It can be done, but it is a very big challenge. I still remember Manmohan Singh's UPA government. We were urging them to cleanse the system. Then we realized the gravity of the problem. It is not easy. It will take time. Till then the danger is there. A mere change in government is not going to help.

Q: The Communist Party Of India has become the Communist Party of West Bengal or Communist Party of Kerala and perhaps that is one of the reasons it missed the bus at the national level. Do you agree?

I won't agree. The Left Front government in Bengal and Kerala were products of the all India line of the party. The thing is that they implemented it more effectively in these places.

Why football is the most popular game in Bengal and Kerala and why not cricket? Because football is the game of working class. And cricket is the game of elite. Similarly, there are historical reasons why Communist party grew up in these places.

Q: I feel that Communist Party of Kerala does not have a national vision. They are constrained by their issues. This is not about the present government. The Congress is better in this regard may be due to historical training?

Congress functions through the High Command. They don't function in a democratic way as we do. So they are not better. But Kerala has made many contributions in the field of federalism, GST etc. Kerala played a very big role in creating consciousness about communal harmony.

100 years of Indian Communism: Paul Zacharia interviews CPM secretary Sitaram Yechury

Q: Coming to Kerala, I feel there is little difference between CPM and the Congress once they are in power. Corruption, disrespect for women, nepotism, communal double speak etc. Power corrupts everything. Is this inevitable?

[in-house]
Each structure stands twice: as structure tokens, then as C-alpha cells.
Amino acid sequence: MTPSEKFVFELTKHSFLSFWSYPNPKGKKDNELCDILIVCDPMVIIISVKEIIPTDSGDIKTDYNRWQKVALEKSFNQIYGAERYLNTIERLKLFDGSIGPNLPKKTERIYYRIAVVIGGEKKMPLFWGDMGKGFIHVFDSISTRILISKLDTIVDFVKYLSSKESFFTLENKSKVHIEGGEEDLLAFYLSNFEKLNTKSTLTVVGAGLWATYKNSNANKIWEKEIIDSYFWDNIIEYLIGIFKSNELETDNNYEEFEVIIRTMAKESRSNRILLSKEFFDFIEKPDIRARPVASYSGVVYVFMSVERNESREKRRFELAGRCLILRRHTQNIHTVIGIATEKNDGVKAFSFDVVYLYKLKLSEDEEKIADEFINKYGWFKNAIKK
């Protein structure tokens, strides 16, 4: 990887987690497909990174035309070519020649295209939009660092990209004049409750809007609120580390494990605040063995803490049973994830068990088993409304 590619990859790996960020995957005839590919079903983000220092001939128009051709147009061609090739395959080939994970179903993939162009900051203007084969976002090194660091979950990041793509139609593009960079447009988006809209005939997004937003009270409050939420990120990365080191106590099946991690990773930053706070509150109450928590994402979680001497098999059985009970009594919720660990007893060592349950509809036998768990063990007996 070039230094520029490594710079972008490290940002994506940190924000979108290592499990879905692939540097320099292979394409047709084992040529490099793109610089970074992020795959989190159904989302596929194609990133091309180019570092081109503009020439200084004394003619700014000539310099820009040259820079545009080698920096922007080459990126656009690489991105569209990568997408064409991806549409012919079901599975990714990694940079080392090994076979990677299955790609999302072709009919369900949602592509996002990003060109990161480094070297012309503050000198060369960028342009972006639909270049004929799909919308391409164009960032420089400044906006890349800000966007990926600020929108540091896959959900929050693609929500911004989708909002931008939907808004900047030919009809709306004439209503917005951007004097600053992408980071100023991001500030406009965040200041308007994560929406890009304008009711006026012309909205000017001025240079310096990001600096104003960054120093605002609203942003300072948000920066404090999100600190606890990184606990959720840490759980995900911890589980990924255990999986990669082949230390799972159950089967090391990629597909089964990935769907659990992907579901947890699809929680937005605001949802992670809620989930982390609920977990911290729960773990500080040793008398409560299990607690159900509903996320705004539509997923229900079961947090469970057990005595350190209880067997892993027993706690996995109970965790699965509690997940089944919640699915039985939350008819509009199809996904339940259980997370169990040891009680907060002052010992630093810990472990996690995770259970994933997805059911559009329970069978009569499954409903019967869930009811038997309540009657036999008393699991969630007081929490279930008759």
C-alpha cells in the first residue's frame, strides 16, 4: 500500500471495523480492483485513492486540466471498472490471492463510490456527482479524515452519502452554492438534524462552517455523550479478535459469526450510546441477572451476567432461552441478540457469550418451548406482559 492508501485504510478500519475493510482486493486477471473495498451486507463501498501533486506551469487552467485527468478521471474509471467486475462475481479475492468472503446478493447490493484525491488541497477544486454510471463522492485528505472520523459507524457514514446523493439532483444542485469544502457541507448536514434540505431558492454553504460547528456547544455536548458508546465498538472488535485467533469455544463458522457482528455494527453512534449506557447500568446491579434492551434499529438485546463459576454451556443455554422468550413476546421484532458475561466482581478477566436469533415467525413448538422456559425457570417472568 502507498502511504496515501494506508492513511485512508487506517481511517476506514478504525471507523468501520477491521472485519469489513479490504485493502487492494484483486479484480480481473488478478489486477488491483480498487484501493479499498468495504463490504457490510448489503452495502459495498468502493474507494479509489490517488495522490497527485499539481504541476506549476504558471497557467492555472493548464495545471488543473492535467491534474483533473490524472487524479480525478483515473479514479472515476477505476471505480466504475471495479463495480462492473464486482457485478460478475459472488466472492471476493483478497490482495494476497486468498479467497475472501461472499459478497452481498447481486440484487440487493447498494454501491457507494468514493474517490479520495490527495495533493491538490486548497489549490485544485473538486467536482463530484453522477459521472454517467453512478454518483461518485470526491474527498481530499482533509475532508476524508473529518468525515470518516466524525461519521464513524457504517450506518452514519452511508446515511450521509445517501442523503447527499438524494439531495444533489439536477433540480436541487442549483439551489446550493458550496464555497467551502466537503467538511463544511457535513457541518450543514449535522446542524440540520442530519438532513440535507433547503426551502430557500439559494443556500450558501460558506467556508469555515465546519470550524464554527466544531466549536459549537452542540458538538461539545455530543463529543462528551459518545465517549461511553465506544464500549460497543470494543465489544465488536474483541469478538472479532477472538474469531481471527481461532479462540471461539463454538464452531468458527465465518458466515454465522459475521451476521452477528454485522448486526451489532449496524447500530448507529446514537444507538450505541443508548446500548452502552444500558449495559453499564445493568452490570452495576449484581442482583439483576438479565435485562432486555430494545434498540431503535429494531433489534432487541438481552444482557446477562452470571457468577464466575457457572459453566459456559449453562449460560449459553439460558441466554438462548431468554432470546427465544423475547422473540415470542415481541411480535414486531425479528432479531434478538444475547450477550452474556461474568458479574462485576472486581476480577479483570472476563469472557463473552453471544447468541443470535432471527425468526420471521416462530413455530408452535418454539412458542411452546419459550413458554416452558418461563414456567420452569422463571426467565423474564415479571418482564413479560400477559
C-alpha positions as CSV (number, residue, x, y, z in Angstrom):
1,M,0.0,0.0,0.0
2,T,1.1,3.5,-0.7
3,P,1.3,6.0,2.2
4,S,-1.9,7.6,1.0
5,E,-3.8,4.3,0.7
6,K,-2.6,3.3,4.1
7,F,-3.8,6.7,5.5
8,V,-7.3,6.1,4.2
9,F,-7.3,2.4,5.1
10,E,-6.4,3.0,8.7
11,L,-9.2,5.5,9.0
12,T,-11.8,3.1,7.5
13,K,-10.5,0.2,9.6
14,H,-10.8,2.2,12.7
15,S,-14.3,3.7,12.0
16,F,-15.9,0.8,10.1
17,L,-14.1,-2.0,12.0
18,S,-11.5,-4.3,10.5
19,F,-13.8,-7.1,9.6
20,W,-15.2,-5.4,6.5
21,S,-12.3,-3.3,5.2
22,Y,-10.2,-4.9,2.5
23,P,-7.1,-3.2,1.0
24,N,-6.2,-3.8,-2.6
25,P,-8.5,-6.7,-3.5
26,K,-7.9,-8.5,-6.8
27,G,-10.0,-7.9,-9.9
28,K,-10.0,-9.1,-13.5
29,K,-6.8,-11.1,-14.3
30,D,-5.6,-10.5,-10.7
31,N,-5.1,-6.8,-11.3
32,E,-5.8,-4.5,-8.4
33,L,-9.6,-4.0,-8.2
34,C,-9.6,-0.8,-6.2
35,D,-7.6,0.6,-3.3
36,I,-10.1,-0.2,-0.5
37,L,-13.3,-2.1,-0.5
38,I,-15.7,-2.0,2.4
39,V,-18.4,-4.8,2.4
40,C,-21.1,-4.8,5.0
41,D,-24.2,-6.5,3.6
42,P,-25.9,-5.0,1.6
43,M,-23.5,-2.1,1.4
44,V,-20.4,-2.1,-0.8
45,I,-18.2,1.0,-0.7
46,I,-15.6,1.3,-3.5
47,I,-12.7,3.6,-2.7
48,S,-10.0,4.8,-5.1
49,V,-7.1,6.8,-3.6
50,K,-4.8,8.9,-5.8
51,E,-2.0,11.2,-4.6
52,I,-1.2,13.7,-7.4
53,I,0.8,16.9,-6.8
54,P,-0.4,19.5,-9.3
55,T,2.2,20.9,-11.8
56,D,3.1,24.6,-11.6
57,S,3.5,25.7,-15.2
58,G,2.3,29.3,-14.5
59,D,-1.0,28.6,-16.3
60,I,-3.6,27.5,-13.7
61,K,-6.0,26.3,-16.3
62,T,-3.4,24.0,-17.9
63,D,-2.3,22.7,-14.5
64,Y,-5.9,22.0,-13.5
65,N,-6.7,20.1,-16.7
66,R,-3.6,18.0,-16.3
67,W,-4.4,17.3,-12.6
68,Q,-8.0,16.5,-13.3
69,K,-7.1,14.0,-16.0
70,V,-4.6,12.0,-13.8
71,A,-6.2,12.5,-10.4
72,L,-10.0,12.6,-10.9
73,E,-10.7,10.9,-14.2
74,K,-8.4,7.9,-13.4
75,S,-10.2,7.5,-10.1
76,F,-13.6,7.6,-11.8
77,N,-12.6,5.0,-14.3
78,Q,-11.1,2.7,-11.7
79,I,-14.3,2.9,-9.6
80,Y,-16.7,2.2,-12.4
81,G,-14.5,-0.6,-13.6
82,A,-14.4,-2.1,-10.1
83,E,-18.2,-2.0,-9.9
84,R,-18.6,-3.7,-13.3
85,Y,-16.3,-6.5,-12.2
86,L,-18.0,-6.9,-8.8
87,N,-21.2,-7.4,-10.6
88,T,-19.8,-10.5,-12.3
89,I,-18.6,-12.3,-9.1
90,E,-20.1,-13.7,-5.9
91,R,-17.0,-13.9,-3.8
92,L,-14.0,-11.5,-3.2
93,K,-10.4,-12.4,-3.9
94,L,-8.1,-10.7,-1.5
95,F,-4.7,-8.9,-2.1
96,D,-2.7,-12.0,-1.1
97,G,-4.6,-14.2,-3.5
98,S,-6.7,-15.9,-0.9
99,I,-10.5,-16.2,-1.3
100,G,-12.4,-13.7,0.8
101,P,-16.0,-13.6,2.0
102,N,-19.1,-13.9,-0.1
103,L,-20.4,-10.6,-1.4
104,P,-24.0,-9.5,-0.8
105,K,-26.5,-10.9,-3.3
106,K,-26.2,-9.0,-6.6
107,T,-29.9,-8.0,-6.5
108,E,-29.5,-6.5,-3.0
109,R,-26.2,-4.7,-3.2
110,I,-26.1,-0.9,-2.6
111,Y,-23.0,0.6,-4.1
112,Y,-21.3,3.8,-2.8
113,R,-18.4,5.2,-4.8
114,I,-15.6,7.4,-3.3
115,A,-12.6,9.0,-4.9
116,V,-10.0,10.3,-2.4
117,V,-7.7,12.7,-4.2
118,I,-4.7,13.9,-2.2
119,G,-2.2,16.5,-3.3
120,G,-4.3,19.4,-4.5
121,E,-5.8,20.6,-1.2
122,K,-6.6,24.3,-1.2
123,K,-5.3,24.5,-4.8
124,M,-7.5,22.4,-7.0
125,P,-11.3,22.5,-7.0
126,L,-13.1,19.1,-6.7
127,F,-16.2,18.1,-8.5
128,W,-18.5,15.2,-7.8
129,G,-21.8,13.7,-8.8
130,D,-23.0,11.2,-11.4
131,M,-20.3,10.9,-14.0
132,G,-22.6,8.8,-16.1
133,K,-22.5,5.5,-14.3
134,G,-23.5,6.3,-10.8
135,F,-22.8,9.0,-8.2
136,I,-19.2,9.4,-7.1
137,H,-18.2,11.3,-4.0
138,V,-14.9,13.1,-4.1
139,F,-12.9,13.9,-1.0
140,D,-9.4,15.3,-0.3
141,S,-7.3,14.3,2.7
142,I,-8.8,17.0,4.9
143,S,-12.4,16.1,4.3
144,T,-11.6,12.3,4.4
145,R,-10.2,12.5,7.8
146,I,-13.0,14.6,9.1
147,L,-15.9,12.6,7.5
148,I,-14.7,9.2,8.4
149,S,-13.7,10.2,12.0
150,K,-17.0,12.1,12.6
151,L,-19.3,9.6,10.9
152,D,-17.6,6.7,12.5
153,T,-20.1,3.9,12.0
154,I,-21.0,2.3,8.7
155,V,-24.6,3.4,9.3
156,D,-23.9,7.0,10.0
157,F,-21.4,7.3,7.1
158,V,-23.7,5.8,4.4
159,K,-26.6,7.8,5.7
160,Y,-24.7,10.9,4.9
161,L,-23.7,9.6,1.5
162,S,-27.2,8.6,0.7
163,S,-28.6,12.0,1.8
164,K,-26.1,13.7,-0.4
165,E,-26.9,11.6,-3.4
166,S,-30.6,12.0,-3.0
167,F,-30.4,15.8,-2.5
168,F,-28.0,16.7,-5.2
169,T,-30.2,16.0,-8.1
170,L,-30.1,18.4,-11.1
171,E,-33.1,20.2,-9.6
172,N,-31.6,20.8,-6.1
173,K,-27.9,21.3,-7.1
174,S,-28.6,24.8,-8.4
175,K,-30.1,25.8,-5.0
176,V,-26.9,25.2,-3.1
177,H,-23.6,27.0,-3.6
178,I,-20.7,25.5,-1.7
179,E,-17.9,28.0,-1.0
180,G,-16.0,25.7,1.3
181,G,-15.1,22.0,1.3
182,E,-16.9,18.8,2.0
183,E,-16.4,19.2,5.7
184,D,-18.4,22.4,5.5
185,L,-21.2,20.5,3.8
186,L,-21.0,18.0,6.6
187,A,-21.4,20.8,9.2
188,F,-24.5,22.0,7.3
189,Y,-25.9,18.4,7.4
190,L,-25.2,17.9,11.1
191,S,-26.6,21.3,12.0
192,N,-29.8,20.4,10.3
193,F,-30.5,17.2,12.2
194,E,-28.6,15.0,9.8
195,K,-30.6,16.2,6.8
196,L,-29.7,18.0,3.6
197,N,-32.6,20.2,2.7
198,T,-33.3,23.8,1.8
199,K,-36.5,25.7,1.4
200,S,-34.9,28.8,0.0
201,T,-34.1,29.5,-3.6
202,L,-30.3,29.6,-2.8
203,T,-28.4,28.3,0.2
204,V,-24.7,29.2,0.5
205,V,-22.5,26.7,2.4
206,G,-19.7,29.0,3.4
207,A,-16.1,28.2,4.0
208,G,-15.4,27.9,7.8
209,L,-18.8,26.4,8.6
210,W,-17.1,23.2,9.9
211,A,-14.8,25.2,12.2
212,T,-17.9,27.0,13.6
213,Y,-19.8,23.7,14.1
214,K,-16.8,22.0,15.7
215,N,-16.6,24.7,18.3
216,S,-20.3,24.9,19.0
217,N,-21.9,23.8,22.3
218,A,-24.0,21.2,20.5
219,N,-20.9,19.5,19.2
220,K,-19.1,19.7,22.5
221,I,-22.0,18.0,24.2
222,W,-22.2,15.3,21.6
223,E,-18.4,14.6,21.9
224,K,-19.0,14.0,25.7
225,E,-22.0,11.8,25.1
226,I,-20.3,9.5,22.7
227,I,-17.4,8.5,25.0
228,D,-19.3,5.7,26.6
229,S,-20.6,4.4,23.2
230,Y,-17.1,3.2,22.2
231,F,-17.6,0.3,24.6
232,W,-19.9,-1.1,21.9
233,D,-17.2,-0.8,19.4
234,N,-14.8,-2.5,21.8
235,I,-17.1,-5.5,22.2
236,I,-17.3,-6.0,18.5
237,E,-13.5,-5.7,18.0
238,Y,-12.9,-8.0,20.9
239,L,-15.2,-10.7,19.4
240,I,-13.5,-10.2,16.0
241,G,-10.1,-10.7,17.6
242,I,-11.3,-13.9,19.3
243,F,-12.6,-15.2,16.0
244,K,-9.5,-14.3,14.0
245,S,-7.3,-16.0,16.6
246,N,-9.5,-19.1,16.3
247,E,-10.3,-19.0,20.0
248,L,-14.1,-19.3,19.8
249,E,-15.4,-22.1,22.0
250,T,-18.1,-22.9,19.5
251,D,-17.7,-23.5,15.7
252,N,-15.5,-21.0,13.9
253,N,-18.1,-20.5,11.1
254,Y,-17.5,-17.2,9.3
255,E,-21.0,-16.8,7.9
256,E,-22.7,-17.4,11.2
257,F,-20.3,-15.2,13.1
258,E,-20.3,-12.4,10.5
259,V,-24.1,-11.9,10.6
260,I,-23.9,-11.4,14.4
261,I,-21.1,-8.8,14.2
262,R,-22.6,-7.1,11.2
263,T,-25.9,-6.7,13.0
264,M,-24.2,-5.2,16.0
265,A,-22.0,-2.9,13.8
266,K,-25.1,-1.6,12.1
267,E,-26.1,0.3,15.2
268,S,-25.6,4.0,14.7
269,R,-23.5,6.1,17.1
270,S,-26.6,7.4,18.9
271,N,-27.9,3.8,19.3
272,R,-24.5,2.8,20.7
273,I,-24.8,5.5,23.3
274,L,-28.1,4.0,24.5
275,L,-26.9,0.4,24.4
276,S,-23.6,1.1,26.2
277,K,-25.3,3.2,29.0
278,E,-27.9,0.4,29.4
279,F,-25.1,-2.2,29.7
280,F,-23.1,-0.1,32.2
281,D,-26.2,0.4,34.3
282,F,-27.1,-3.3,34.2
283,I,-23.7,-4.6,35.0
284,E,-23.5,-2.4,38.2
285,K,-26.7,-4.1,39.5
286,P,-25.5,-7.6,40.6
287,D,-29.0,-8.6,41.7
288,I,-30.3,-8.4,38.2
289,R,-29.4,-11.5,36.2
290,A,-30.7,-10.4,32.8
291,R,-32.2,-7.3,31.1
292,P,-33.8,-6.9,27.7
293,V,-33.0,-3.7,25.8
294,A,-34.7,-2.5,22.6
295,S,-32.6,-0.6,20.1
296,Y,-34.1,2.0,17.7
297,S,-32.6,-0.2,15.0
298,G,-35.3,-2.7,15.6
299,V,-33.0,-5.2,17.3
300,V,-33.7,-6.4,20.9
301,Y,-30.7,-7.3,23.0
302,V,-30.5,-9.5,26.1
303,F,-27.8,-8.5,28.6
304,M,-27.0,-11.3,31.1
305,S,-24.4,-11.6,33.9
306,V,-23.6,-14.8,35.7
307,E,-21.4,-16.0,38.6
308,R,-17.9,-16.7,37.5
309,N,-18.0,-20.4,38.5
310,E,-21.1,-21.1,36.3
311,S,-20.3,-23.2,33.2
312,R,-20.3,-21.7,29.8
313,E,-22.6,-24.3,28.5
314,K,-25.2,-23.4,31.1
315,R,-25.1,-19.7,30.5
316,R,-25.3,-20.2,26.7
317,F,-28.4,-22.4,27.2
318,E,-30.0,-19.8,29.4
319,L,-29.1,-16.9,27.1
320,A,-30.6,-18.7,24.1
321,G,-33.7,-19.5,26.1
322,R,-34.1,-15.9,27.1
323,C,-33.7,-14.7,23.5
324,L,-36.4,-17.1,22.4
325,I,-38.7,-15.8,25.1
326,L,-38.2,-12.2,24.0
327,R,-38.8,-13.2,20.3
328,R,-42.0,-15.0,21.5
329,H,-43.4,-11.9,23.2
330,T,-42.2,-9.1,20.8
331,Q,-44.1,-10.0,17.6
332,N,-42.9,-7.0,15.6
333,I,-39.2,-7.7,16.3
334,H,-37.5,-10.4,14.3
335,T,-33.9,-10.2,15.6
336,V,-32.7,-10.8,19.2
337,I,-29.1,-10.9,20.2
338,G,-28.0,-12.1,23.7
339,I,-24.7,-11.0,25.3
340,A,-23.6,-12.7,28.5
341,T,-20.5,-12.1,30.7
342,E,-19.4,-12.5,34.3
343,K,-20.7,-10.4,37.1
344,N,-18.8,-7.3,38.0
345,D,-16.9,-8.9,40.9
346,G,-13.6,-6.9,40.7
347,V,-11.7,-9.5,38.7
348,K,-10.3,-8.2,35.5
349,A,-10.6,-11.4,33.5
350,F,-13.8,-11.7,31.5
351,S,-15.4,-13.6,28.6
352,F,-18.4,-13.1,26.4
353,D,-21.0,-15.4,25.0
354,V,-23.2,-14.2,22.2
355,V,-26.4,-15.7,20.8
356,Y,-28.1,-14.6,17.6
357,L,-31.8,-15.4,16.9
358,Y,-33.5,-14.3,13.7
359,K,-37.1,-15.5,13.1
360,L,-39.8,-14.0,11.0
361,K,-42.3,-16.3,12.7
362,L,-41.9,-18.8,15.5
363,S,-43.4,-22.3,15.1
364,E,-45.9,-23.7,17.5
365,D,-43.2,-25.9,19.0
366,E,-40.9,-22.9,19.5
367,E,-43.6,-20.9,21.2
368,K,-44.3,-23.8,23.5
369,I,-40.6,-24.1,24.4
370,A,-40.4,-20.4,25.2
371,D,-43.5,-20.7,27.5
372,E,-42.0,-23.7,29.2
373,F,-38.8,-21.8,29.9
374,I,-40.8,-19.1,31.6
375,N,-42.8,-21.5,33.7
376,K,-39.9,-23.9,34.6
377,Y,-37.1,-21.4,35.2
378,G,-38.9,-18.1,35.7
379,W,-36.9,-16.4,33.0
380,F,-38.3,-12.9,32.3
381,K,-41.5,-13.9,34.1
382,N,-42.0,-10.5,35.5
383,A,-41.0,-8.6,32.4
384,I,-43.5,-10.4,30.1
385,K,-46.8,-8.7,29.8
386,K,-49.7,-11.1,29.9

Not at all. I don't agree with you that there is no difference between CPM and Congress-led governments. If at all there is a case of wrong doing, the party is not sparing anybody. The party will take action. We are very strict. Everything is transparent in Kerala which is really good. Even Congress' culture in Kerala is entirely different from its culture in national level. It is true that we also had a role in creating that culture. We will take action and try to correct mistakes.

Q: How do you see the future of India which is of course a continuation from the present? Will we remain a democracy? Will fascism become an all conquering force? There is 63 per cent of India against 37 per cent of BJP. And 55 per cent of India against NDA's 45 per cent. Will there be a miracle in which this majority will assert itself and turn to vote?

See it all depends on people like you and me. As political parties and leaders, in our capacity to mobilize the people to face this challenge.

Q: Are political parties really committed on this or are they waiting for the golden moment?

Unfortunately, there are tendencies of opportunism in other parties. They are underestimating this danger. If India does not survive, nobody survives. What's the real challenge? RSS-BJP wants to take India back to the darkness of the past. We have to take India to brightness of the future. For that we have to protect India today.